Disable Protection Rule for Remote Initiated Behavioral Threat

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Disable Protection Rule for Remote Initiated Behavioral Threat

L2 Linker

We are creating a custom service to handle automatically checking and updating programs (similar to PDQ Deploy, or an RMM tool).

We've signed the the created service and tried several ways to disable it from being blocked. The problem is, we are very limited in what we can target with the disable prevention rules. 

Has anyone run into this and actually allowed it through. We could change the commands to not trigger the alerts as we can see what triggered them by getting the alert data.

The point is that if we signed what is running, we'd like to be able to build it out without worrying about coding around XDR's every changing (and hard to extract behavioral rules).

 

We've already attempted to:

  1. allow our signature in a disable prevention rule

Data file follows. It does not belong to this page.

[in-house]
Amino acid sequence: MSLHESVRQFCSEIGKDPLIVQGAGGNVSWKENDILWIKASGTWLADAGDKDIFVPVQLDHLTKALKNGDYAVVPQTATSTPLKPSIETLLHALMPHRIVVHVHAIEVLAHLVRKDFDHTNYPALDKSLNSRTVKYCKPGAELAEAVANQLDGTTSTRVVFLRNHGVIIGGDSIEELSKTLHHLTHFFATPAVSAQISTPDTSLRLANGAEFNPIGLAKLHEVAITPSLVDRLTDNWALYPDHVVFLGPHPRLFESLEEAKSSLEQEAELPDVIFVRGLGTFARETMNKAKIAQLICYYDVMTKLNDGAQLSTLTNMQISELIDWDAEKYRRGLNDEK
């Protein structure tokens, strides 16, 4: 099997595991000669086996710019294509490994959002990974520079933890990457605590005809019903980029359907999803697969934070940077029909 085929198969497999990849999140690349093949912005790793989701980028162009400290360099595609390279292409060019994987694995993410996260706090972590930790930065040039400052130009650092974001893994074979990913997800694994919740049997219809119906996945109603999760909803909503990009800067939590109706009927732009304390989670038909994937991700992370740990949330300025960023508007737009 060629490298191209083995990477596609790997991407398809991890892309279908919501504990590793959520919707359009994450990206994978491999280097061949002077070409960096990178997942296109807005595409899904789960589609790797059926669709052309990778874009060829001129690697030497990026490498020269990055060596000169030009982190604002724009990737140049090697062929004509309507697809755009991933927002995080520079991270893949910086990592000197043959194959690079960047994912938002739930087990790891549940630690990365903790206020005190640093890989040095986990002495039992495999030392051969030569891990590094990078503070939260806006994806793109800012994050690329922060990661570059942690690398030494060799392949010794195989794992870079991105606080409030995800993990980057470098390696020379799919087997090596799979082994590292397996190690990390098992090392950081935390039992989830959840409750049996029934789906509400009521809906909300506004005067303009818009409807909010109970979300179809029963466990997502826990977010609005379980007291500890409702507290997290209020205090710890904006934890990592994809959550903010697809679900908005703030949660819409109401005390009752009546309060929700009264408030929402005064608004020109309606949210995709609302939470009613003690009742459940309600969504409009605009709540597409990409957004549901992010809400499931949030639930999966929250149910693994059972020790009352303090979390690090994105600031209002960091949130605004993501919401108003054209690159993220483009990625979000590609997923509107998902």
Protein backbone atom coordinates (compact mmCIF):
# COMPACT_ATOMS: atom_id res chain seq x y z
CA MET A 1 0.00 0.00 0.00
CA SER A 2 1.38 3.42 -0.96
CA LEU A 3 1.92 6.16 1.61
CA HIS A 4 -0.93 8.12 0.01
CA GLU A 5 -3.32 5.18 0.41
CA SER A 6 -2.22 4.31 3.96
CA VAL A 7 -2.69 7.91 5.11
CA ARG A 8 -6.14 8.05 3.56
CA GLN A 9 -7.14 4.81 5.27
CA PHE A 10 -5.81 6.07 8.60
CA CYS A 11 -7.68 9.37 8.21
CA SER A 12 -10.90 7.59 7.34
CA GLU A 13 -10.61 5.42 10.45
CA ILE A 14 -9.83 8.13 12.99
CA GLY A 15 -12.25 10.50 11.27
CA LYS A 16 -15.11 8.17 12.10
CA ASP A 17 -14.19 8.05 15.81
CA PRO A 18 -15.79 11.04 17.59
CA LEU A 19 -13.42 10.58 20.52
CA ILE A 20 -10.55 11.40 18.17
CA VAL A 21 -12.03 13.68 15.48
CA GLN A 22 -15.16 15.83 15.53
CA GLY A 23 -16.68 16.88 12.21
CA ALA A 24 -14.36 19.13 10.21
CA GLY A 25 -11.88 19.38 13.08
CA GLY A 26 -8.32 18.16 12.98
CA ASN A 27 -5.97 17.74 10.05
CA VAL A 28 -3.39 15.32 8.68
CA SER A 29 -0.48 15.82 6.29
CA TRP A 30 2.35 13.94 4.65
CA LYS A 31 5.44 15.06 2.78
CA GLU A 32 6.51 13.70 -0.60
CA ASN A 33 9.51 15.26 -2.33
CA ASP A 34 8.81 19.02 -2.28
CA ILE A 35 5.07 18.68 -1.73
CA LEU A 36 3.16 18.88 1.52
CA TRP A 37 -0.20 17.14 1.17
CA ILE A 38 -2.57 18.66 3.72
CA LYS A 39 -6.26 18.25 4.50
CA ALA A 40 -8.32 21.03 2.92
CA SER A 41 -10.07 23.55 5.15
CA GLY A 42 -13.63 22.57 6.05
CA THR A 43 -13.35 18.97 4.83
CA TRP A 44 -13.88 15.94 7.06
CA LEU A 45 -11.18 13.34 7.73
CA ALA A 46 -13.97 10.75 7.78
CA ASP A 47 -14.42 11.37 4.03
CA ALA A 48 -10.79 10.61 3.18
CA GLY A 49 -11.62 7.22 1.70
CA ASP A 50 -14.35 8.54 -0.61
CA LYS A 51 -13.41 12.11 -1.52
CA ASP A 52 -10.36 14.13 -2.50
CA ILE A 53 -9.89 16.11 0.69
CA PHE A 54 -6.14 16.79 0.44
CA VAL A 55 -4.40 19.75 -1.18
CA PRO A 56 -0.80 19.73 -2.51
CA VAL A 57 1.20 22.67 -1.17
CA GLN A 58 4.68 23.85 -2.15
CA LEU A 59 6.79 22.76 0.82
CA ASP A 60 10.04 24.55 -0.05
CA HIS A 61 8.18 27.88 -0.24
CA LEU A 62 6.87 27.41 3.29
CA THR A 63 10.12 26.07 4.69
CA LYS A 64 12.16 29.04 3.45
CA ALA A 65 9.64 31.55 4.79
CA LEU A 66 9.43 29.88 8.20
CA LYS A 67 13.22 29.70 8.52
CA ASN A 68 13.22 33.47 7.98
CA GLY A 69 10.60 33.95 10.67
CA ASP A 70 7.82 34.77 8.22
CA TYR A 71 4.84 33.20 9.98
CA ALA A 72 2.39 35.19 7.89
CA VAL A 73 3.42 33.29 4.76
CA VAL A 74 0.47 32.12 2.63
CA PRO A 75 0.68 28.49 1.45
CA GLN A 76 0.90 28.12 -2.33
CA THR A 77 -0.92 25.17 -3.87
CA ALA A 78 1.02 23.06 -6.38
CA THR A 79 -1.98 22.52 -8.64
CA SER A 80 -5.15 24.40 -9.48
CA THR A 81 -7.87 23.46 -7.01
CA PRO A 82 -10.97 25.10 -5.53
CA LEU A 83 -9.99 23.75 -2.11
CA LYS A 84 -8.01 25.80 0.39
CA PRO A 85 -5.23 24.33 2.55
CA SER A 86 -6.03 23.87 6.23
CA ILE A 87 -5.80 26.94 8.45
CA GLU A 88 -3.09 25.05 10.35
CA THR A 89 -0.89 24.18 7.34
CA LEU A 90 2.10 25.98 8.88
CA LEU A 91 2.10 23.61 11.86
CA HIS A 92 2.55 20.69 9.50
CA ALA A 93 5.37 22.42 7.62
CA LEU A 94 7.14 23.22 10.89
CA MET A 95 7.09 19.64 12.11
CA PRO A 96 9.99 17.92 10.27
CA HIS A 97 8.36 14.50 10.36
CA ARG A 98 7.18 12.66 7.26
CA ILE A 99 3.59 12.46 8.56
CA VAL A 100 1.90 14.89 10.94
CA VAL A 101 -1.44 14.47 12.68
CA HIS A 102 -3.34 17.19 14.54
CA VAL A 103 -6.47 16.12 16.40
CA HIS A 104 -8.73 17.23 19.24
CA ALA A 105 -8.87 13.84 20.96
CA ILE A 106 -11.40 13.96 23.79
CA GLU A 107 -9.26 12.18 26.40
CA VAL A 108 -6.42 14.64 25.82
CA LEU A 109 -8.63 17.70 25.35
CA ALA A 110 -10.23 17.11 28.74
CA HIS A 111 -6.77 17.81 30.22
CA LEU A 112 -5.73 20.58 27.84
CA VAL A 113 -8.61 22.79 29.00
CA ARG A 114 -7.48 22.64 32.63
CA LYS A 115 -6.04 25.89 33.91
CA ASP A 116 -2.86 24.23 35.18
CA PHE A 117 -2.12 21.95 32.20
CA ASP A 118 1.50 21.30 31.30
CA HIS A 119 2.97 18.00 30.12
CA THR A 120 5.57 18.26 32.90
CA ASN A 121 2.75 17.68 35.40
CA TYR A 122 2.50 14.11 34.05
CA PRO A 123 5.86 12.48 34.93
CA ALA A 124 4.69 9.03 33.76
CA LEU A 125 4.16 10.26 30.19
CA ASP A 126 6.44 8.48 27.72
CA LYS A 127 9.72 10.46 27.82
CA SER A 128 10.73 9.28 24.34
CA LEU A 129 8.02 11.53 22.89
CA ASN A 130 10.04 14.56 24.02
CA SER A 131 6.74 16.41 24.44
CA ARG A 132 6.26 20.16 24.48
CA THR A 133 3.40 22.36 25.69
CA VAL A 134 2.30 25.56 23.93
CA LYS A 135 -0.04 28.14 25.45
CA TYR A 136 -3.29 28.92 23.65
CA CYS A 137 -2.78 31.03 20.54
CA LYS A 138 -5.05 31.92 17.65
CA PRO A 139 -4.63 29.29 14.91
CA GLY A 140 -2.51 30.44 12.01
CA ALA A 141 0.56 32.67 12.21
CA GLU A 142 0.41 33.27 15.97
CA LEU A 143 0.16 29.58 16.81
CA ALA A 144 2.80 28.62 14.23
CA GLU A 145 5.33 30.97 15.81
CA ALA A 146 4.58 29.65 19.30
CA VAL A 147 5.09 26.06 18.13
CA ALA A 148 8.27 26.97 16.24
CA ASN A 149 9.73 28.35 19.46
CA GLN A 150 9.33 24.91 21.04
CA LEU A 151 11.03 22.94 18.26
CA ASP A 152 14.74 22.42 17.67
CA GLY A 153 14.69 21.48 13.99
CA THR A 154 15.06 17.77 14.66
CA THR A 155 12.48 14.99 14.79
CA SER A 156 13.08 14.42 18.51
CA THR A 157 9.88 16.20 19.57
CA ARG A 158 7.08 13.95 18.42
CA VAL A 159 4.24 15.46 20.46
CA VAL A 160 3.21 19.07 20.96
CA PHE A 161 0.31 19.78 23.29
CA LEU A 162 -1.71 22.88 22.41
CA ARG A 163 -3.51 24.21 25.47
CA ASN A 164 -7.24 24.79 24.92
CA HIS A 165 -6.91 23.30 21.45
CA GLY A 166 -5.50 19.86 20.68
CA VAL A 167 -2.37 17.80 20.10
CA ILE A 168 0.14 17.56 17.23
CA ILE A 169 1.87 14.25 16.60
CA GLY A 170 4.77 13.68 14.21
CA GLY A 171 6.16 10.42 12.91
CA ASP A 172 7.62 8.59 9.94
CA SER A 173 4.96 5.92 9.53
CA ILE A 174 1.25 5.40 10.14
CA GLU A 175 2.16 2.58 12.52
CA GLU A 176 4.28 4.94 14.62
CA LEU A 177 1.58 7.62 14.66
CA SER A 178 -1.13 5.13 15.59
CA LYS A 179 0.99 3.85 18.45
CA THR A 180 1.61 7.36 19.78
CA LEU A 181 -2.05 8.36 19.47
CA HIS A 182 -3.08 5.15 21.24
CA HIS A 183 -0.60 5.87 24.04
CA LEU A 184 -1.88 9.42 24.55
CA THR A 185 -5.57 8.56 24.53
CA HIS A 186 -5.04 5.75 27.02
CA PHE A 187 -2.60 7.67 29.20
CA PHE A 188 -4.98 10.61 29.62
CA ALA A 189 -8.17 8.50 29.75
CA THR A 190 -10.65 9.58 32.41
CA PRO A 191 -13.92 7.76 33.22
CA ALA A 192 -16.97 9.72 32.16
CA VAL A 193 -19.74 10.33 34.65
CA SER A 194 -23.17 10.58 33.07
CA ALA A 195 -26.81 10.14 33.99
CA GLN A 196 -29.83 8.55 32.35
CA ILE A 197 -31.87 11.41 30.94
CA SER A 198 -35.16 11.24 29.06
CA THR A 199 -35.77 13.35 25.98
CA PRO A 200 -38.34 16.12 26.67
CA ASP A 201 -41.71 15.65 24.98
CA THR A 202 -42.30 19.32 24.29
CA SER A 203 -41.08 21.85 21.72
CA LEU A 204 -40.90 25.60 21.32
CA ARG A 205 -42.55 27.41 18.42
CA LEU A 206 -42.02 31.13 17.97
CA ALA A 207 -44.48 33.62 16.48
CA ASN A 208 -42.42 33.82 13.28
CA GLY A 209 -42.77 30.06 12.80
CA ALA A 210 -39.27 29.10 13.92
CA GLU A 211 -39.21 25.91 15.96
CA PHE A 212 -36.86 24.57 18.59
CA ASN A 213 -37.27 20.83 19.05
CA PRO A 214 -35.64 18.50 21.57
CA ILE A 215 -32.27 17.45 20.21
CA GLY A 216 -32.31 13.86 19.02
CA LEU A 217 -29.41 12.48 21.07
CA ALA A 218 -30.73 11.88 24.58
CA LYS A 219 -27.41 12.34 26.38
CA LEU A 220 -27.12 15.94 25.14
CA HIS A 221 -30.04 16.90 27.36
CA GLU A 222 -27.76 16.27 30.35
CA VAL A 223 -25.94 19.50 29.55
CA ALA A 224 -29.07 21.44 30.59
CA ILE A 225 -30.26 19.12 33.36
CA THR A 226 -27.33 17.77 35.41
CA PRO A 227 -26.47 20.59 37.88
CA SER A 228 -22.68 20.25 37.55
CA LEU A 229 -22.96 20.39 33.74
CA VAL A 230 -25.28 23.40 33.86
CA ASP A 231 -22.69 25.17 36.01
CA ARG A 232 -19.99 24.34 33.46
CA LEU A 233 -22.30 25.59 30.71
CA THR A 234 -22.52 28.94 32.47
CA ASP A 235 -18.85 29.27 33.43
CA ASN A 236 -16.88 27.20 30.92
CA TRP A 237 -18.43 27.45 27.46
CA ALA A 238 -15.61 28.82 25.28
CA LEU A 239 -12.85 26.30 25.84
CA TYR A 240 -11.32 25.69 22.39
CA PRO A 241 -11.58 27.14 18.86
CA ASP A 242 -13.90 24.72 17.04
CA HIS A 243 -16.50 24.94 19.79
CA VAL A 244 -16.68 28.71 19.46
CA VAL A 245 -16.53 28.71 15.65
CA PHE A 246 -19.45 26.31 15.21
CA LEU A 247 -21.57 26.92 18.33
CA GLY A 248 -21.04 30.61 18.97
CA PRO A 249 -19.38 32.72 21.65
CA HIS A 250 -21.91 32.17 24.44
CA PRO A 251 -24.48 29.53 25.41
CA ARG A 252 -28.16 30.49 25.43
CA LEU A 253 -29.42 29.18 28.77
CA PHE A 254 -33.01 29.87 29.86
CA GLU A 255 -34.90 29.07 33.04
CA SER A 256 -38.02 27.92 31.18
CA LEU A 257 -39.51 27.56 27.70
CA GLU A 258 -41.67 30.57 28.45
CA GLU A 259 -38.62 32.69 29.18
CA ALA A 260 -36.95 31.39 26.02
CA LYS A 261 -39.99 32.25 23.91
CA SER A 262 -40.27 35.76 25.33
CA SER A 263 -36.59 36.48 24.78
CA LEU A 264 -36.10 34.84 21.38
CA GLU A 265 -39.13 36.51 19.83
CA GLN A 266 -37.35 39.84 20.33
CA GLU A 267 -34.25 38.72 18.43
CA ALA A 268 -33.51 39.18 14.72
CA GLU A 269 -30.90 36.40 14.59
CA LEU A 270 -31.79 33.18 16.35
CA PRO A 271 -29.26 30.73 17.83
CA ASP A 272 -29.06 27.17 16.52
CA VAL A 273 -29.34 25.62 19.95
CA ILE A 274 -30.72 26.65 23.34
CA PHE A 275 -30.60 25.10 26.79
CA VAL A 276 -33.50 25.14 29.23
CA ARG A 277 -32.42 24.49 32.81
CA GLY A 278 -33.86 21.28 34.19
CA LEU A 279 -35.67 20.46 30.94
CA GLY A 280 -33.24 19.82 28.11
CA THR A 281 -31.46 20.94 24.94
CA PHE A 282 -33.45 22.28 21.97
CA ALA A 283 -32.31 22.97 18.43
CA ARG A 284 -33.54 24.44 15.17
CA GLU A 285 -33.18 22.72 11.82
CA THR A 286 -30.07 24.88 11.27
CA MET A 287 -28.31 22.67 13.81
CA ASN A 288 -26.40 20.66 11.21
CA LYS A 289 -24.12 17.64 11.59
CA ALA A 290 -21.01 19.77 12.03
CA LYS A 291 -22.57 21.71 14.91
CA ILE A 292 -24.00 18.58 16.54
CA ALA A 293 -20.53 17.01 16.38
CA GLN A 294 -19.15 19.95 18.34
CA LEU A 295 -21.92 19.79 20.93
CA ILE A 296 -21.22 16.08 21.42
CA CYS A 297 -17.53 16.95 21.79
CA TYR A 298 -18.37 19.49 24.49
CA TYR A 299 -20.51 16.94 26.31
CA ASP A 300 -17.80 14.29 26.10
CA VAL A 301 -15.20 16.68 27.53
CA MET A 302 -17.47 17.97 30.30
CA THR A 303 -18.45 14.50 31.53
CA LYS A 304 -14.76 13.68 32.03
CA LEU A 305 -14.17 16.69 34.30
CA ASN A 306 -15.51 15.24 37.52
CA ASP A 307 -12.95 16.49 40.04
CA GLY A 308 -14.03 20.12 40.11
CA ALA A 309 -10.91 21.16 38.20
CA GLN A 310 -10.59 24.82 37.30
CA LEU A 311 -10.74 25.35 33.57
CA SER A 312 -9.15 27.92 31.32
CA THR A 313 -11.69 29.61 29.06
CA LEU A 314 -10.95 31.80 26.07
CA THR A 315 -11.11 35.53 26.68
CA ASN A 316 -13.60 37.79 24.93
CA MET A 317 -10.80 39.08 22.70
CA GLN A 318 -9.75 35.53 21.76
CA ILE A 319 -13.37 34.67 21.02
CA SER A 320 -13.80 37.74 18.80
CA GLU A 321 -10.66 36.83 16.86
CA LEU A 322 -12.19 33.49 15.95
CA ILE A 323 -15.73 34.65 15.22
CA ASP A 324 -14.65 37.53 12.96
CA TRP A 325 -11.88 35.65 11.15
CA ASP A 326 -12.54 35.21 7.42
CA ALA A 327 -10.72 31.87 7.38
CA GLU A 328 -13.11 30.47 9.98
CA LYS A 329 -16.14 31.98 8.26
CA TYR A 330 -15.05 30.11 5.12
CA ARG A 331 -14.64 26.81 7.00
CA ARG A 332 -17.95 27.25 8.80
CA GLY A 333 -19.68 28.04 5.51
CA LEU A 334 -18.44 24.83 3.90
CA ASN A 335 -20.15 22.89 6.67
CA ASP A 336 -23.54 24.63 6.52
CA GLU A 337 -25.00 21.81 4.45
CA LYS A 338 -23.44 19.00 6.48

2. allow the ending powershell process with a wildcard cmd line argument

The problem seems to be that the point where the block is triggered happens before the signer is considered. The artifacts show our service as being signed.

CJNTS_5-1708639694767.png

 

 

Screenshot of causality chain nodes below.

CJNTS_2-1708639146320.png

 

CJNTS_0-1708639964650.png

 

 

CJNTS_3-1708639258518.png

Disable Prevention Rules does not give us any way to address this.

CJNTS_4-1708639365181.png

 

 

2 REPLIES 2

L4 Transporter

Hi @CJNTS, thanks for reaching us using the Live Community.

Is the powershell script located in a specific folder?

Have you tried with a Legacy Agent Exception for the Behavioral Threat Prevention module which is the one blocking here?

 

jmazzeo_0-1708693824490.png

 

JM

We've looked into that, but don't want to take that route.

As we build things out, different scripts will run from the same folder structure. To create this rule, we'd have to make a bunch of exceptions for each file path, or wild card the last piece (script name).

From what I've looked at if we did it this way we wouldn't be able to also evaluate the signer. I think this may work, but it would be creating a bigger hole in protection than we're aiming for.

 

If I'm wrong on any of that, please let me know. We really want to evaluate based on the signer. If we could consider a wildcard file path AND the signer, this would be a consideration.

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